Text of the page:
On April 20, Delegate Eleanor Holmes Norton (D-DC) decided that she no longer plans to bring the DC House Voting Rights Act to the floor of the House of Representatives this Thursday. We support Del. Norton in her decision. For more than a decade, DC Vote has united organizations and DC citizens in the pursuit of Congressional voting rights in the nation’s capital. This was the most promising opportunity in a generation to achieve our goal. Del. Norton worked tirelessly to reach a compromise with the National Rifle Association, but this week not only did the NRA not compromise, they pushed too far and demanded that numerous additions be made to the Ensign Amendment that would be attached to the DC VRA. These additions are beyond the pale and would also make eventual passage of the bill in the Senate nearly impossible.

President Obama, Mayor Fenty, a majority of the DC city council, DC Vote and numerous members of our coalition agreed when Del. Norton made the choice to move forward with the DC VRA. Nonetheless, we were all concerned about divisions in the District and within our coalition around the gun amendment. We hope we will be unified once again in opposition to the gun amendment when it comes up for a vote. DC Vote believes the gun amendment is a prime example of why we need voting rights in DC — to prevent intrusions such as this. Just last week, we led the fight against the gun amendment by lobbying House Democrats and urging a “no” vote on the gun amendment and “yes” vote on the DC VRA. Unfortunately, the NRA has blocked us from attaining what District residents so greatly deserve.

DC Vote will continue to look for opportunities to pass the DC VRA. We are geared up to fight against the NRA and other pro-gun advocates who continue to try to strip the District of its gun laws. DC residents will not back down. We will persist in our mission to realize voting rights, local autonomy, and statehood for DC.



A Perfect Mother’s Day Gift, April 24-25
Debby Hanrahan,

Do you need a great gift for Mother’s Day — one that will also benefit the library and reading enrichment programs at Ross Elementary School in Dupont Circle? You select a book from teachers’ wish lists of needed volumes, and in time for Mother’s Day we will send a letter to your mother telling her of the gift to the school in her honor. In the book you select, we will memorialize your donation by placing a bookplate with your name and your mother’s name (or the name of another loved one). Come to our booth this weekend (April 24-25) to select a book: on Saturday, 10:00 a.m. to 2:00 p.m., outside the Safeway, 17th and Corcoran Streets, NW, and on Sunday, the Dupont Circle Farmer’s Market, 20th and Q Streets, NW. Suggested donation is $25. All contributions to this seventh annual book-dedication event are 100 percent tax deductible and all proceeds go to purchase books. Cash or checks are accepted, with checks payable to Ross Elementary School PTA. For more information, please call 462-2054.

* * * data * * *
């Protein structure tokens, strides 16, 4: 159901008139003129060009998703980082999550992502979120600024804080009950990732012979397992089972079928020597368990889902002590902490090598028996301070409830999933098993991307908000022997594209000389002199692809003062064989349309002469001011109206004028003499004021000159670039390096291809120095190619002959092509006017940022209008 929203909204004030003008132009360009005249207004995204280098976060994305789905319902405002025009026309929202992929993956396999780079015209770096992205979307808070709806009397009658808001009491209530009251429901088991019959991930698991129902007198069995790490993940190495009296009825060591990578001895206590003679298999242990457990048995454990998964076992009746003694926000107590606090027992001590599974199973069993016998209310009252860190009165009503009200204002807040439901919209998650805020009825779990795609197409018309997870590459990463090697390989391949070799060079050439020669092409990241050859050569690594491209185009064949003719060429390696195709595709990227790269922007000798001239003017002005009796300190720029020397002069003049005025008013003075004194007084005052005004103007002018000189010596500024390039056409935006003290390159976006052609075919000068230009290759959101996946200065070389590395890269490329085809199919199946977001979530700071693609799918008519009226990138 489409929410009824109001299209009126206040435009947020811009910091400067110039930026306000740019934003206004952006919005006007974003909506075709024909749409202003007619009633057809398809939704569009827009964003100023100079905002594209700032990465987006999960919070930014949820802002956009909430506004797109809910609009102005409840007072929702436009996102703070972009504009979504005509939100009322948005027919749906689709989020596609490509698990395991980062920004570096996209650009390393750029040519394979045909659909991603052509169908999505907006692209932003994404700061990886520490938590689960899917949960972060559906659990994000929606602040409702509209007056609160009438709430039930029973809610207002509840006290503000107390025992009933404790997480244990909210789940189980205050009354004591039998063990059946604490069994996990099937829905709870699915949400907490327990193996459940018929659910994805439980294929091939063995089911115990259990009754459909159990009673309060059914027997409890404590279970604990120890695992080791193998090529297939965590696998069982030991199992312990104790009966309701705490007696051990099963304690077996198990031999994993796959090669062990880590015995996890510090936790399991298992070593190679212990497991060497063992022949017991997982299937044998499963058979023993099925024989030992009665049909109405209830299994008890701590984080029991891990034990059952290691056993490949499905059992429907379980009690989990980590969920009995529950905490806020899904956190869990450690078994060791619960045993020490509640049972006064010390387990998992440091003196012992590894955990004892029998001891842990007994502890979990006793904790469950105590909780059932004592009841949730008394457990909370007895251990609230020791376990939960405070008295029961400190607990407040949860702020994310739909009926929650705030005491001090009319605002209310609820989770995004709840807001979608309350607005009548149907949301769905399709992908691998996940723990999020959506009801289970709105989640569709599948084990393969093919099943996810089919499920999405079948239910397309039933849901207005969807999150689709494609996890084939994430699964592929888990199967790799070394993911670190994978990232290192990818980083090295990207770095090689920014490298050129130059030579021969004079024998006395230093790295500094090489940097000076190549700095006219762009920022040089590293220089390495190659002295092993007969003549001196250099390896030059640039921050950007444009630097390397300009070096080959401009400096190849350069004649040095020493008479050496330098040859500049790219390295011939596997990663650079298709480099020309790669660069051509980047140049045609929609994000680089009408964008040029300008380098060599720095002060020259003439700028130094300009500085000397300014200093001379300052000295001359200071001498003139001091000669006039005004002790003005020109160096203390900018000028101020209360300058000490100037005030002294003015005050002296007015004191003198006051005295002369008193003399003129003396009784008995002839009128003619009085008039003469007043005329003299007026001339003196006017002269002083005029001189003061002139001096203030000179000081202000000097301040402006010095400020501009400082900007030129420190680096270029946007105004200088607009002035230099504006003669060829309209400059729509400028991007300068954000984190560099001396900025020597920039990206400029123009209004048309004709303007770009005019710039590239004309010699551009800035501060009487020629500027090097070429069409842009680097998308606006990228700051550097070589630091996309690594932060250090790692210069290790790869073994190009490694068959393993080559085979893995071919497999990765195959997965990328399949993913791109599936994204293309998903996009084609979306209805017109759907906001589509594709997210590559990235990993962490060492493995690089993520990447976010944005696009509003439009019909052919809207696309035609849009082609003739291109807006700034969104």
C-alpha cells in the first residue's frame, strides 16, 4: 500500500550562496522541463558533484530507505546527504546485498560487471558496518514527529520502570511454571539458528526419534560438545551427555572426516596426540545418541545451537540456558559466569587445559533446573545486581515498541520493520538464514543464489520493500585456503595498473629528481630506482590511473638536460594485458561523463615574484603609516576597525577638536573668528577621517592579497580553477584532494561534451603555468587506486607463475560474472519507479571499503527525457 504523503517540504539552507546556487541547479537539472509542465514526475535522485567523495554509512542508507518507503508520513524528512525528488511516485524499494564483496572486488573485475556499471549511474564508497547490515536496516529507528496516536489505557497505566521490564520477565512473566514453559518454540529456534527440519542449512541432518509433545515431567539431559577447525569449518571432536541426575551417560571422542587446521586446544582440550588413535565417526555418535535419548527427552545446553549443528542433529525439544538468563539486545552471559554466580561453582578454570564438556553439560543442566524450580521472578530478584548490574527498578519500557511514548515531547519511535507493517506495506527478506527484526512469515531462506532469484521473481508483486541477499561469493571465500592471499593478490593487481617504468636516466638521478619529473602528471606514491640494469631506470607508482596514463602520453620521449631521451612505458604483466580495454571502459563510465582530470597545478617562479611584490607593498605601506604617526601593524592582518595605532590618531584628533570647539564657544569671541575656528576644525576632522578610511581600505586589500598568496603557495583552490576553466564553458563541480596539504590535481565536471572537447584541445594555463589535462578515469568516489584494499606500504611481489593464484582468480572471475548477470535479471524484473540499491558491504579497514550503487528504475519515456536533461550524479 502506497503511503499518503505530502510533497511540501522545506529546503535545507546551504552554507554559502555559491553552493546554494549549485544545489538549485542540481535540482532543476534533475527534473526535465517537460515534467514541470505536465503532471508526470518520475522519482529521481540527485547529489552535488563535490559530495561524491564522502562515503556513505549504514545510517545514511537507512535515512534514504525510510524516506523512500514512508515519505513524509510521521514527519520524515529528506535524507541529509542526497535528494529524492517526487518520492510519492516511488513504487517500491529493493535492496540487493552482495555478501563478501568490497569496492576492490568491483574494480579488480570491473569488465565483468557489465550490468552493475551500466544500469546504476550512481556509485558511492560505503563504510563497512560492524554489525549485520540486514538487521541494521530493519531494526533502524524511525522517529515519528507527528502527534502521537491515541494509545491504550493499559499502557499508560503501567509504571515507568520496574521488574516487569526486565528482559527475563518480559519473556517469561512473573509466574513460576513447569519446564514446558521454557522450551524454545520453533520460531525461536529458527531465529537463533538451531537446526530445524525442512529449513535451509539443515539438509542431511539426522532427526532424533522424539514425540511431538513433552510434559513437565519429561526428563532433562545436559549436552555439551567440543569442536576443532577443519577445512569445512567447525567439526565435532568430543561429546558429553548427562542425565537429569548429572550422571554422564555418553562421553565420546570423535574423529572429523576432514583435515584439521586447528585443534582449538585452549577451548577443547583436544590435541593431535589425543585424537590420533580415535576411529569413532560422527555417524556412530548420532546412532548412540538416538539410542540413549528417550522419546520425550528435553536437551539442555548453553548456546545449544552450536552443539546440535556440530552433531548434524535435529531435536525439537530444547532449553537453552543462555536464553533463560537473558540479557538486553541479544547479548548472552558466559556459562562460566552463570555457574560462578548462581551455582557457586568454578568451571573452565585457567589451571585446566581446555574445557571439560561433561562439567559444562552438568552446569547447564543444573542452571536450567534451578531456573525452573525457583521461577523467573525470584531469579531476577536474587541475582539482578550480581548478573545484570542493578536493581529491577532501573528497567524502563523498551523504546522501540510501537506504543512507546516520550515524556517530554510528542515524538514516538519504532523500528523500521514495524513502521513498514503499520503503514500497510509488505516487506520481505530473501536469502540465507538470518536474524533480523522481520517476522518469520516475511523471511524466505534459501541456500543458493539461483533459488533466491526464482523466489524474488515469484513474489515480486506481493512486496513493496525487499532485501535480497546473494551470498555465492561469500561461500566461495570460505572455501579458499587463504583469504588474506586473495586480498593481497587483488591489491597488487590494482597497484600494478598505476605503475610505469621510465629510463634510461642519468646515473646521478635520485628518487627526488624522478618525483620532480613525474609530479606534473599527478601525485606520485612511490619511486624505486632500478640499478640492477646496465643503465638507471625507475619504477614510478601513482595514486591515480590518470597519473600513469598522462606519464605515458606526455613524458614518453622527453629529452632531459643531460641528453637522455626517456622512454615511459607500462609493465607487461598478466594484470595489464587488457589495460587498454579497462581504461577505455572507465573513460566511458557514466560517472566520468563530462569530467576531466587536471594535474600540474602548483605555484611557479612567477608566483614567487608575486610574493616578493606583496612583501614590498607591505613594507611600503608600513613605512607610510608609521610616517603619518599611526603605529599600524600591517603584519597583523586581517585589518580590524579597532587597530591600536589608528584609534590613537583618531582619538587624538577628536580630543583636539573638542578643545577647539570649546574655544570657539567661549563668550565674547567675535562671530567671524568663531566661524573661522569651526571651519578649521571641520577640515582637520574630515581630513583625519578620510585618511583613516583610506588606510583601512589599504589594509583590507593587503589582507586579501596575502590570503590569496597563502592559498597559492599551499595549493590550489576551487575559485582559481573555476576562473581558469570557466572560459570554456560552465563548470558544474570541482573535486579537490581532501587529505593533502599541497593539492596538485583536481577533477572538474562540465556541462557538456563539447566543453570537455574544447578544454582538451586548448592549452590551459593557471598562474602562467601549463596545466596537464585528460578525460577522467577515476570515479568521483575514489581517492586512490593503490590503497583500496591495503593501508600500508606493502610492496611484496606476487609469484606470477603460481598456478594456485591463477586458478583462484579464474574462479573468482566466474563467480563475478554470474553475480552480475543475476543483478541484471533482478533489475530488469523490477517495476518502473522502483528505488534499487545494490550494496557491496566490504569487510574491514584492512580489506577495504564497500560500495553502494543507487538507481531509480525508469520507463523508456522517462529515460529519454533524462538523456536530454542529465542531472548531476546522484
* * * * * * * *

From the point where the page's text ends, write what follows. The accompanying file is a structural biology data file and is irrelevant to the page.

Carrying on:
National Building Museum Events, April 28-29
Johanna Weber,

April 28, 6:30-8:00 p.m., Modernist Suburbia. Architect John Burns, FAIA, and landscape architect Dennis Carmichael, FASLA, discuss the history, growth, and influence of Hollin Hills, a Modernist suburban development in Northern Virginia built in the middle of the last century. National Building Museum curator Chrysanthe Broikos moderates. This program presented in collaboration with the Civic Association of Hollin Hills in celebration of the Hollin Hills House and Garden Tour on May 1. Visit for more information on the tour. $12 for museum or Civic Association of Hollin Hills members, $12 for students, $20 for nonmembers. Prepaid registration required. Walk-in registration based on availability.

April 29, 6:30-8:00 p.m., For the Greener Good: Sustainable Schools. Schools house the nation’s most precious resource, yet many expose children to off-gassing toxins, are built in far-flung locations, and lack sunlight, potentially contributing to vitamin D deficiencies. Discover why greener schools mean a brighter future for us all. $12 for members, free for students, $20 for nonmembers. Prepaid registration required. Walk-in registration based on availability. Both events at the National Building Museum, 401 F Street, NW, Judiciary Square Metro station. Register for events at